Joe Public: Eidos has made a great deal of the experience that its new team has had in the creation of numerous football games. Are you a fan of any of that team's previous games?
Sports Interactive: The only football games that I've enjoyed over the past five years or so have been our own (on the management side) and Konami's (on the playing side). I am glad that a large number of UK developers have found themselves employment, though, as it's very tough out there at the moment for people looking for jobs. Our people happen to be very experienced themselves, with the core of the 24-man team having worked on the series for 15 years (with only two people leaving the team in that time).
Joe Public: If there is one criticism that has been levelled about your games in recent years, it's related to the speed at which they run. How do you react to this criticism?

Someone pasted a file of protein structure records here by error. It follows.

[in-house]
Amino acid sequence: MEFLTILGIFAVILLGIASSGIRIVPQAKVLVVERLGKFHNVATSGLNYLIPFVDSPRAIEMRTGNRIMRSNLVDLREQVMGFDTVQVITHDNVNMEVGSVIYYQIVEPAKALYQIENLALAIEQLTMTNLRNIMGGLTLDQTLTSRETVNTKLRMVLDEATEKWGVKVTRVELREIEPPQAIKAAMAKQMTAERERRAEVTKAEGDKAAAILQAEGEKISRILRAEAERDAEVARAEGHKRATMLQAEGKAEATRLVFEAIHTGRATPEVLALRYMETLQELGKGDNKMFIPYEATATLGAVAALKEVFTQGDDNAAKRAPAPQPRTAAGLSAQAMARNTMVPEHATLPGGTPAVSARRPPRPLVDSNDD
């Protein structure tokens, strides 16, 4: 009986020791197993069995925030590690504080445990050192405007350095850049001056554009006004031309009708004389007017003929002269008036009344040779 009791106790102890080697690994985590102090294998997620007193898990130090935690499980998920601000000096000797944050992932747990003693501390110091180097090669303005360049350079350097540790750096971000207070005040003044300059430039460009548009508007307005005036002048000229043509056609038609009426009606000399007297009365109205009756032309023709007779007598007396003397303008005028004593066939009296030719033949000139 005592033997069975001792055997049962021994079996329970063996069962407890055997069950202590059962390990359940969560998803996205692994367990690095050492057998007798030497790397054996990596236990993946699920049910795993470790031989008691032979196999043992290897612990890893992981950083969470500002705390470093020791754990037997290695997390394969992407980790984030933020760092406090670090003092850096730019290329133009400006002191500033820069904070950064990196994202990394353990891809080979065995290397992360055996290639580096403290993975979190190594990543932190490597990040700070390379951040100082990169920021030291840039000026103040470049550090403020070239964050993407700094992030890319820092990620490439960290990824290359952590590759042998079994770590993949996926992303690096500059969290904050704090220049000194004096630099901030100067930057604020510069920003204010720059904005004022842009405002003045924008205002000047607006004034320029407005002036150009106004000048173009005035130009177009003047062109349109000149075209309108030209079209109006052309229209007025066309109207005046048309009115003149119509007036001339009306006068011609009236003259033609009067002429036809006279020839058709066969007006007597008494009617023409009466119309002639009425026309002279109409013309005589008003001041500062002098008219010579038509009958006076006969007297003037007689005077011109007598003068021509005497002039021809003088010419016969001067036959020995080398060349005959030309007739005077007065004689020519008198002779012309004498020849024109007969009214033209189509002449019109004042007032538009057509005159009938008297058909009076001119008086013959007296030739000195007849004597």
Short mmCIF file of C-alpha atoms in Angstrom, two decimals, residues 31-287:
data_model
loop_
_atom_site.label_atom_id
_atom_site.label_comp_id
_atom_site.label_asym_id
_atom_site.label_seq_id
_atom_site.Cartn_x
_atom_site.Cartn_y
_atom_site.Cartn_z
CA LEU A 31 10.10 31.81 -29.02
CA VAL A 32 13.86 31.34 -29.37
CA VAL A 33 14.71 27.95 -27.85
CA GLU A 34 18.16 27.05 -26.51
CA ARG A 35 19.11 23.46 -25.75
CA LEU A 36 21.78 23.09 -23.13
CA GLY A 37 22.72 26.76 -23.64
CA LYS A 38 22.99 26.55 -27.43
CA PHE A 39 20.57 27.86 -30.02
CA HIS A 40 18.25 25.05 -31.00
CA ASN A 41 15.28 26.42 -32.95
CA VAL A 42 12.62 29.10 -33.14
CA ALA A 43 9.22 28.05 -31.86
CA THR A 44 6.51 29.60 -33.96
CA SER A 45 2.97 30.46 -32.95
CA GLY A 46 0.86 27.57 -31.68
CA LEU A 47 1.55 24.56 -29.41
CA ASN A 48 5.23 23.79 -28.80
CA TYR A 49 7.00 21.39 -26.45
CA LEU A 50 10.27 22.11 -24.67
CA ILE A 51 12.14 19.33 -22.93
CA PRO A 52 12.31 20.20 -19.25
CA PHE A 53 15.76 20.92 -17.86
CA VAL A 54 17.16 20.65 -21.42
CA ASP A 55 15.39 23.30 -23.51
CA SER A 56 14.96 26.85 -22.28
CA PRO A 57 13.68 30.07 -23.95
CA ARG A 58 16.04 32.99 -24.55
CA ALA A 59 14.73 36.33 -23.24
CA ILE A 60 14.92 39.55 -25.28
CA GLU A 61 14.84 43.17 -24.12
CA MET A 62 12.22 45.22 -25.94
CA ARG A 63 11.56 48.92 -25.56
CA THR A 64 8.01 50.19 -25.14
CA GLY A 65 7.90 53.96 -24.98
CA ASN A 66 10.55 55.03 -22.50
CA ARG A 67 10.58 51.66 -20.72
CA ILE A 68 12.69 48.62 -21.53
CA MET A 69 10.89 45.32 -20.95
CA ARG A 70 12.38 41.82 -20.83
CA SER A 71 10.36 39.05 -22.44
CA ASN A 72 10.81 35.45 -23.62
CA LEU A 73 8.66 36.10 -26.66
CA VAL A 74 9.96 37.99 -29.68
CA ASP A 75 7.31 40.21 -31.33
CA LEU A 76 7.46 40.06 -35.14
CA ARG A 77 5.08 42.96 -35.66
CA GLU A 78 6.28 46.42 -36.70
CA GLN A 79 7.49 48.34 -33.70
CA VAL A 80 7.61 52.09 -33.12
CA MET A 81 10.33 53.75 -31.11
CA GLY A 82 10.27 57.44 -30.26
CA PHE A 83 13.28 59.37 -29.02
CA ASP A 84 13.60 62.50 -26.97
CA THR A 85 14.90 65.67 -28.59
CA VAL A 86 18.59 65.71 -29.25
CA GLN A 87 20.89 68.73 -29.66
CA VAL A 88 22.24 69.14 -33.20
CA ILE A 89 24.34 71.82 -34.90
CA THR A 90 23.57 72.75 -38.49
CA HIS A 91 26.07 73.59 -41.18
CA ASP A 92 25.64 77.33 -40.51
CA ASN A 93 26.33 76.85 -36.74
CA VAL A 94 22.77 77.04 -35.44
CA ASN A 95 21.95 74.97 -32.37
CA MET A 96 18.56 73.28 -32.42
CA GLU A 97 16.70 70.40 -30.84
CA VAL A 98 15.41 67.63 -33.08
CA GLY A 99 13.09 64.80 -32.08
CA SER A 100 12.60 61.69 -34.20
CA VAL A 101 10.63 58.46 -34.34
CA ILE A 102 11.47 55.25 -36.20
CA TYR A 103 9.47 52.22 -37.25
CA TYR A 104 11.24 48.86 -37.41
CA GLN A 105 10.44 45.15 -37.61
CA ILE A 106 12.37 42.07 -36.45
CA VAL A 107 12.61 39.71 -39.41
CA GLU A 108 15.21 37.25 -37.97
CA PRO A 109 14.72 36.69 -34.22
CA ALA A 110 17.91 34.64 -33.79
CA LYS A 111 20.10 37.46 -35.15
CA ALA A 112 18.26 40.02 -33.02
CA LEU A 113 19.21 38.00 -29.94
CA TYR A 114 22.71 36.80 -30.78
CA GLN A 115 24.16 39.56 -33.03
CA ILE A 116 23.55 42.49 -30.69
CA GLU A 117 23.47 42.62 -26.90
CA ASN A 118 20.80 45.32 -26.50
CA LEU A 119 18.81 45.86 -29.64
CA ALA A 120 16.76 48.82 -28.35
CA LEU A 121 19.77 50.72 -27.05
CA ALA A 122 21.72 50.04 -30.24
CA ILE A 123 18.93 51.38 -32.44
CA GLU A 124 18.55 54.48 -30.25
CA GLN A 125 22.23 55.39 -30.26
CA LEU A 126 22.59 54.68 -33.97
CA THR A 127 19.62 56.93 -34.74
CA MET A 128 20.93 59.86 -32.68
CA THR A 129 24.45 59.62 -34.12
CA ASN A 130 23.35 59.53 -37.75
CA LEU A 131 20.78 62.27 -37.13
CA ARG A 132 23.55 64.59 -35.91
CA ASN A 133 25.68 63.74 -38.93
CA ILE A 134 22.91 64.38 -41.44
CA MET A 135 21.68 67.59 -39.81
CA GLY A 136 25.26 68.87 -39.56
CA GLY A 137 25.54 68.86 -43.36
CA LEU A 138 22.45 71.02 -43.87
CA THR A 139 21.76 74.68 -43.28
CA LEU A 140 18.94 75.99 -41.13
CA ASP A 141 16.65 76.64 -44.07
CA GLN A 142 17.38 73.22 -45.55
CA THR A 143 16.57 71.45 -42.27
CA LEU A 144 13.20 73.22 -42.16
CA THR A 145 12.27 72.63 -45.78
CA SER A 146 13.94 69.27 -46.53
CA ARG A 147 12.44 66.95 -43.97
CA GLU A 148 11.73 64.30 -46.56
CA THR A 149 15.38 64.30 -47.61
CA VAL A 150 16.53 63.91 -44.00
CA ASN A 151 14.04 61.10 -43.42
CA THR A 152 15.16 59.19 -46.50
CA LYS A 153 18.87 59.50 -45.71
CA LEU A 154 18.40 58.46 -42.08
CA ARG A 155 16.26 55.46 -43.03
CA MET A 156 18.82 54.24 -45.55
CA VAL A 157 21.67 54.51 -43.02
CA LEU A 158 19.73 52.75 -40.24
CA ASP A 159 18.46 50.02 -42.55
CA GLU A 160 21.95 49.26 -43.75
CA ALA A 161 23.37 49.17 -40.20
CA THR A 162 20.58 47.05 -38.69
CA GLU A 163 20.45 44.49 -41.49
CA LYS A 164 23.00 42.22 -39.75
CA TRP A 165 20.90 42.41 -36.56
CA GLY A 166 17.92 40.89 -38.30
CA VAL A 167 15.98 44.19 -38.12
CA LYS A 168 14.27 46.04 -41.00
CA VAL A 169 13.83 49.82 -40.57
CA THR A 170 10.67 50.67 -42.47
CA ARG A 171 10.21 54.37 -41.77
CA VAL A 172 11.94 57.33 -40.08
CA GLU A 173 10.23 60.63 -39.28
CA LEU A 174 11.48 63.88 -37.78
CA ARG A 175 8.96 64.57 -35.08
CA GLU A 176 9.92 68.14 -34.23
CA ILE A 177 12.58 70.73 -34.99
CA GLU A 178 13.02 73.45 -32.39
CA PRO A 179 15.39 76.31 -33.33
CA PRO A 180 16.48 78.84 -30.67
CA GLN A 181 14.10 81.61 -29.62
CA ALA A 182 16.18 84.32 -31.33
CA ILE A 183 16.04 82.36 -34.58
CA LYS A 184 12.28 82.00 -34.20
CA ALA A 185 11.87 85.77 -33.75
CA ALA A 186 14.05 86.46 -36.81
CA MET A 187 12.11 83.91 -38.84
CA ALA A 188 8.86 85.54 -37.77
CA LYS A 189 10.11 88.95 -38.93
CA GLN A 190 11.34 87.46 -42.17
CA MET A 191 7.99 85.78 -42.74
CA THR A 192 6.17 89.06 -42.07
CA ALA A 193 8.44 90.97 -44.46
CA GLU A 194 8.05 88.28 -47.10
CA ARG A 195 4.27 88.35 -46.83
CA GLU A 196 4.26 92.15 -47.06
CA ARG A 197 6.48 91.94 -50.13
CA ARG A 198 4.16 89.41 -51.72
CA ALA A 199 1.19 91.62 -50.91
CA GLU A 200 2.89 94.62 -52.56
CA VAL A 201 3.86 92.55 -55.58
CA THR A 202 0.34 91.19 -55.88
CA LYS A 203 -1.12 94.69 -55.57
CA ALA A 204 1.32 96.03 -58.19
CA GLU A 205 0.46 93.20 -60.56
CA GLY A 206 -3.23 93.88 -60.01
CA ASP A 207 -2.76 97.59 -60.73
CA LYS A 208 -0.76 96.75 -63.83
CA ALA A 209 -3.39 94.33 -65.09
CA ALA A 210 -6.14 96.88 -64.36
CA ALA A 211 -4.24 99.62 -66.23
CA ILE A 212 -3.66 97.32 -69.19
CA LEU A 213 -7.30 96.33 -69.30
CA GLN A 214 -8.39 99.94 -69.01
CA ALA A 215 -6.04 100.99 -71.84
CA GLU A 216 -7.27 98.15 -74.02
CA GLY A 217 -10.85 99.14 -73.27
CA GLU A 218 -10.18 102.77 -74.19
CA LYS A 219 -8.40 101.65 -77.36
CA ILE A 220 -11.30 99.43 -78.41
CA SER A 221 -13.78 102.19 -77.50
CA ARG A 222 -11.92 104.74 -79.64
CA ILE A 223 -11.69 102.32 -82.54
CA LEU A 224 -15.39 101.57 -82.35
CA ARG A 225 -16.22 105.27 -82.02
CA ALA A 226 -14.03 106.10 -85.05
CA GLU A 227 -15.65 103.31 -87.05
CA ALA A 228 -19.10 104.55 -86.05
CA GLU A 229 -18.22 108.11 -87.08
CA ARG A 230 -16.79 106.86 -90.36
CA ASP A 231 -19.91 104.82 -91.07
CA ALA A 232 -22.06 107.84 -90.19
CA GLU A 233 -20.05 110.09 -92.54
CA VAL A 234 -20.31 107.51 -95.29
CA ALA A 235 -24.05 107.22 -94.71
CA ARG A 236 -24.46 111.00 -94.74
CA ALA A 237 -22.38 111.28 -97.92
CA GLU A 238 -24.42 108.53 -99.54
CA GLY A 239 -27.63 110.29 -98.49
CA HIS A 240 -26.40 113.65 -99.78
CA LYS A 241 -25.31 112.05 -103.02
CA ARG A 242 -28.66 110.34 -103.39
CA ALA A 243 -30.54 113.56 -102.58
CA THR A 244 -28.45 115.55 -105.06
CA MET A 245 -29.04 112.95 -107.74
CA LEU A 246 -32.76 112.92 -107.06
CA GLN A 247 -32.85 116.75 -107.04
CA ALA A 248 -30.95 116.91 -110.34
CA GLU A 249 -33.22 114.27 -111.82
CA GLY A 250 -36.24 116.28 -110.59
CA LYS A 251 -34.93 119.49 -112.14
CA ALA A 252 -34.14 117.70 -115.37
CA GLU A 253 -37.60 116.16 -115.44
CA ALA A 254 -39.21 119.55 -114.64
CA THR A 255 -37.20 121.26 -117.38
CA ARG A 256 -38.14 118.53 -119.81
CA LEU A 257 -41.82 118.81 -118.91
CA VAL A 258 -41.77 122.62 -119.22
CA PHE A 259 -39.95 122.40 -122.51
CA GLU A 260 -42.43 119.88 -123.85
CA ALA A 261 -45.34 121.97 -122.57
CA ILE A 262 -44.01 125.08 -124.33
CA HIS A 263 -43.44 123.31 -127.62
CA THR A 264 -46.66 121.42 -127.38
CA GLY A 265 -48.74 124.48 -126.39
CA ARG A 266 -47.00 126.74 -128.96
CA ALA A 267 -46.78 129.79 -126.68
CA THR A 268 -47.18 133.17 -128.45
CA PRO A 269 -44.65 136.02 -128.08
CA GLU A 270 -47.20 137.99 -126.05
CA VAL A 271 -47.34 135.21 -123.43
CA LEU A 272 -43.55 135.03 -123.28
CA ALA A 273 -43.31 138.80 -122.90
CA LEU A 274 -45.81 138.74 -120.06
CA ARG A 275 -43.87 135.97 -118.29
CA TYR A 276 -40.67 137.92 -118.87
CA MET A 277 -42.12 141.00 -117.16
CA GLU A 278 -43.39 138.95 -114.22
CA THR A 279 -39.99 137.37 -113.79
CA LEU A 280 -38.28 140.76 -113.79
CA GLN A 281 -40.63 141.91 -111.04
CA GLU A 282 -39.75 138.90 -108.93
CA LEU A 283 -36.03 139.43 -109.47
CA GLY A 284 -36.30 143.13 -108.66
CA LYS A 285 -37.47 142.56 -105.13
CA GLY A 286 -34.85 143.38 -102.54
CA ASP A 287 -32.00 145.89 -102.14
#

Sports Interactive: We're always working on all aspects of the game, and increasing the speed of processing is always a priority. However, we will never 'dumb down' our game for the sake of increased speed, as so many of our rivals do. Our aim is to provide the most accurate and absorbing simulation of football management possible. This, we know, is what fans of our game are looking for above all else.